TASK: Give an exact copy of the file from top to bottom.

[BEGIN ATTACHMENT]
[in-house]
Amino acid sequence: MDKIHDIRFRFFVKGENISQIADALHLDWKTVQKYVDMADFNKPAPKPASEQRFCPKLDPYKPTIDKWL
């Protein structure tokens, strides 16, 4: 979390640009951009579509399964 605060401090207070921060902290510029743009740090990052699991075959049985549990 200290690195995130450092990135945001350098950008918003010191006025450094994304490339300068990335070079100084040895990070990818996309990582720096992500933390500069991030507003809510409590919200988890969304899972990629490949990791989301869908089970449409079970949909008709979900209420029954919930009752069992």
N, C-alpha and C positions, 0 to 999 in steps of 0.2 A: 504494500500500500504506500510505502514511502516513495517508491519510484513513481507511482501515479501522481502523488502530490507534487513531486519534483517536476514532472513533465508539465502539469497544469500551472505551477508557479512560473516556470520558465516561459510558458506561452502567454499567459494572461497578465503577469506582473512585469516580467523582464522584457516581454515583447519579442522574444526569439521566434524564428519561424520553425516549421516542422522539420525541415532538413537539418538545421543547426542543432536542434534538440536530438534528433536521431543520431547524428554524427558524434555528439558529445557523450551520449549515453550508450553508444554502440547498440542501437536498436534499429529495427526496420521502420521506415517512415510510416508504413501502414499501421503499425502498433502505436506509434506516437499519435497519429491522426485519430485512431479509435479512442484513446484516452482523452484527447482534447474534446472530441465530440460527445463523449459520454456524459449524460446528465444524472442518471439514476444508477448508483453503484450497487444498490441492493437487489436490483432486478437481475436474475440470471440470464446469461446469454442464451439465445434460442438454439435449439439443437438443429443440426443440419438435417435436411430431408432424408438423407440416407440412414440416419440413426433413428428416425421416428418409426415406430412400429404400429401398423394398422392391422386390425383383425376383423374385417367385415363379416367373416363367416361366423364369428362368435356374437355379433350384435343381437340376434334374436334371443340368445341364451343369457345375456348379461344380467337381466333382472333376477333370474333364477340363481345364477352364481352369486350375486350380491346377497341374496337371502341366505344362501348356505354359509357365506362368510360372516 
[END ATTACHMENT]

[in-house]
Amino acid sequence: MDKIHDIRFRFFVKGENISQIADALHLDWKTVQKYVDMADFNKPAPKPASEQRFCPKLDPYKPTIDKWL
């Protein structure tokens, strides 16, 4: 979390640009951009579509399964 605060401090207070921060902290510029743009740090990052699991075959049985549990 200290690195995130450092990135945001350098950008918003010191006025450094994304490339300068990335070079100084040895990070990818996309990582720096992500933390500069991030507003809510409590919200988890969304899972990629490949990791989301869908089970449409079970949909008709979900209420029954919930009752069992």
N, C-alpha and C positions, 0 to 999 in steps of 0.2 A: 504494500500500500504506500510505502514511502516513495517508491519510484513513481507511482501515479501522481502523488502530490507534487513531486519534483517536476514532472513533465508539465502539469497544469500551472505551477508557479512560473516556470520558465516561459510558458506561452502567454499567459494572461497578465503577469506582473512585469516580467523582464522584457516581454515583447519579442522574444526569439521566434524564428519561424520553425516549421516542422522539420525541415532538413537539418538545421543547426542543432536542434534538440536530438534528433536521431543520431547524428554524427558524434555528439558529445557523450551520449549515453550508450553508444554502440547498440542501437536498436534499429529495427526496420521502420521506415517512415510510416508504413501502414499501421503499425502498433502505436506509434506516437499519435497519429491522426485519430485512431479509435479512442484513446484516452482523452484527447482534447474534446472530441465530440460527445463523449459520454456524459449524460446528465444524472442518471439514476444508477448508483453503484450497487444498490441492493437487489436490483432486478437481475436474475440470471440470464446469461446469454442464451439465445434460442438454439435449439439443437438443429443440426443440419438435417435436411430431408432424408438423407440416407440412414440416419440413426433413428428416425421416428418409426415406430412400429404400429401398423394398422392391422386390425383383425376383423374385417367385415363379416367373416363367416361366423364369428362368435356374437355379433350384435343381437340376434334374436334371443340368445341364451343369457345375456348379461344380467337381466333382472333376477333370474333364477340363481345364477352364481352369486350375486350380491346377497341374496337371502341366505344362501348356505354359509357365506362368510360372516 